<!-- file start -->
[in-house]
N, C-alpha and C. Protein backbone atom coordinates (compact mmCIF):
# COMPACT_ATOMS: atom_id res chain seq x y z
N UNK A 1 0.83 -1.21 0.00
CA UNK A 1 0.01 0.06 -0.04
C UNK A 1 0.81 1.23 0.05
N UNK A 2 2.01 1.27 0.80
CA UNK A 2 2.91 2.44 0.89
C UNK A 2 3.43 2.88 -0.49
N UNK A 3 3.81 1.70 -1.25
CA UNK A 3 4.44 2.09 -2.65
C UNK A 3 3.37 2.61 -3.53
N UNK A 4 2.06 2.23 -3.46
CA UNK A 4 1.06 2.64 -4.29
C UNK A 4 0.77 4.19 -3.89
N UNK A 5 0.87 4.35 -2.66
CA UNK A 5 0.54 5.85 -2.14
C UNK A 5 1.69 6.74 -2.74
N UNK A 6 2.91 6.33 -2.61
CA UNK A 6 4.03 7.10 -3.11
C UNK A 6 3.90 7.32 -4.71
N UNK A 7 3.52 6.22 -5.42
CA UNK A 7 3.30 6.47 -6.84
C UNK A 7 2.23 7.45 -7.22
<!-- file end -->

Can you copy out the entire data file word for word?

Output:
[in-house]
N, C-alpha and C. Protein backbone atom coordinates (compact mmCIF):
# COMPACT_ATOMS: atom_id res chain seq x y z
N UNK A 1 0.83 -1.21 0.00
CA UNK A 1 0.01 0.06 -0.04
C UNK A 1 0.81 1.23 0.05
N UNK A 2 2.01 1.27 0.80
CA UNK A 2 2.91 2.44 0.89
C UNK A 2 3.43 2.88 -0.49
N UNK A 3 3.81 1.70 -1.25
CA UNK A 3 4.44 2.09 -2.65
C UNK A 3 3.37 2.61 -3.53
N UNK A 4 2.06 2.23 -3.46
CA UNK A 4 1.06 2.64 -4.29
C UNK A 4 0.77 4.19 -3.89
N UNK A 5 0.87 4.35 -2.66
CA UNK A 5 0.54 5.85 -2.14
C UNK A 5 1.69 6.74 -2.74
N UNK A 6 2.91 6.33 -2.61
CA UNK A 6 4.03 7.10 -3.11
C UNK A 6 3.90 7.32 -4.71
N UNK A 7 3.52 6.22 -5.42
CA UNK A 7 3.30 6.47 -6.84
C UNK A 7 2.23 7.45 -7.22